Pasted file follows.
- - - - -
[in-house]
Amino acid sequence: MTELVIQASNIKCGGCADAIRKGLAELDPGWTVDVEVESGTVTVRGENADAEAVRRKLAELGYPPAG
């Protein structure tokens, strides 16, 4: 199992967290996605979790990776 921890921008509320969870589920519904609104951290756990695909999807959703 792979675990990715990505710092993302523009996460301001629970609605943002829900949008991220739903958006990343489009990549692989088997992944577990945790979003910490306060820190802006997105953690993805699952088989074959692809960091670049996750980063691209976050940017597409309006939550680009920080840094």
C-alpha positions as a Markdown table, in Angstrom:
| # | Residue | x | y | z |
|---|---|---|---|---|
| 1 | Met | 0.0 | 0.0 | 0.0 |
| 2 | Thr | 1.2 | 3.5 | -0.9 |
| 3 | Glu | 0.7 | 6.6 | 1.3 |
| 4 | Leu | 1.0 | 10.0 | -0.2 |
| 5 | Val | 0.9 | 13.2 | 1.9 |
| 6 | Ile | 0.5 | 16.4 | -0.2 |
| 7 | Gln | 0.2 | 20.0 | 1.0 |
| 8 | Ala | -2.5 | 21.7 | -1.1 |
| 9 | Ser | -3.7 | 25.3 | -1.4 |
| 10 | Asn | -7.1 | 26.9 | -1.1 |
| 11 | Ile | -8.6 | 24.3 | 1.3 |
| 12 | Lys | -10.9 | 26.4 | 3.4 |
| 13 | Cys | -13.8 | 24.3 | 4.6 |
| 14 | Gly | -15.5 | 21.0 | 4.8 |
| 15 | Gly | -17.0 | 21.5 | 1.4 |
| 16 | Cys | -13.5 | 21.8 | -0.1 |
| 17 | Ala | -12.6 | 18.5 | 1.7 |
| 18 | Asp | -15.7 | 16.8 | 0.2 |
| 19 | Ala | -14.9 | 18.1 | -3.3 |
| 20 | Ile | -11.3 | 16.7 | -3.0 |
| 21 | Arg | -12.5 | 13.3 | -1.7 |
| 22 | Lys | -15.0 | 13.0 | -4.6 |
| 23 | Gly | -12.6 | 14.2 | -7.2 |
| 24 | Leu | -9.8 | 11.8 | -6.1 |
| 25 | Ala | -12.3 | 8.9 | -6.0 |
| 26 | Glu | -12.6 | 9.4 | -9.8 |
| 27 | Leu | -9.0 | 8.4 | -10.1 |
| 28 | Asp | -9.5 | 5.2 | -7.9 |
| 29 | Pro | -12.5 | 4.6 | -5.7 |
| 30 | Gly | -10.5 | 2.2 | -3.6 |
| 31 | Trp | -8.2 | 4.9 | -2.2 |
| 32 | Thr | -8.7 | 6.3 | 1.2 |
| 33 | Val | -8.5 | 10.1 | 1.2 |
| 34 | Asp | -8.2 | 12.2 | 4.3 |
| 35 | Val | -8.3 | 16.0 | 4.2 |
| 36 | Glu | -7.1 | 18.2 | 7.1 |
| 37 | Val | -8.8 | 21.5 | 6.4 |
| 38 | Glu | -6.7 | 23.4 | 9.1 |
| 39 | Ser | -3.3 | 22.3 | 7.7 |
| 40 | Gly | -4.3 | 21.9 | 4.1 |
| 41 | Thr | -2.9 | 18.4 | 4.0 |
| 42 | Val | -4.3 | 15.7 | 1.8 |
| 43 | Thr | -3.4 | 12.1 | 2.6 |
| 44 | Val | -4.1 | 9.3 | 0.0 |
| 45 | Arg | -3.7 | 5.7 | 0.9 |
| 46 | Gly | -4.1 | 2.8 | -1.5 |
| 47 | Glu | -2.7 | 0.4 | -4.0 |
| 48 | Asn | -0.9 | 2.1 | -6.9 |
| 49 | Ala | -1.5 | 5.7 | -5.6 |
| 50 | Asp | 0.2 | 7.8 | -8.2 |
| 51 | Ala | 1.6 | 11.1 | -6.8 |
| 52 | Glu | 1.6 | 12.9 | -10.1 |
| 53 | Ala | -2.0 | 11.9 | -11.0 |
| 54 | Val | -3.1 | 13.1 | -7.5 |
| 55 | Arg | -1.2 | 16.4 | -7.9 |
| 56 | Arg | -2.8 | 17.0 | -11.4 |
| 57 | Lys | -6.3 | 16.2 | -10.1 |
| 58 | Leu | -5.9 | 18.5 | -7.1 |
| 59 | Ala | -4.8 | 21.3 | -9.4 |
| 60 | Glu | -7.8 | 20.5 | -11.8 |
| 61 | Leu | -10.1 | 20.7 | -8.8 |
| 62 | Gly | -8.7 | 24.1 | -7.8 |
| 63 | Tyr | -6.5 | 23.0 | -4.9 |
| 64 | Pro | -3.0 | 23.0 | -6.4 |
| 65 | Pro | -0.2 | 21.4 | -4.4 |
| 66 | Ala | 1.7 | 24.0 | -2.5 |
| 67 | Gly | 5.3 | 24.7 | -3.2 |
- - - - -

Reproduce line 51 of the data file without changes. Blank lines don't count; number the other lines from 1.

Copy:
| 45 | Arg | -3.7 | 5.7 | 0.9 |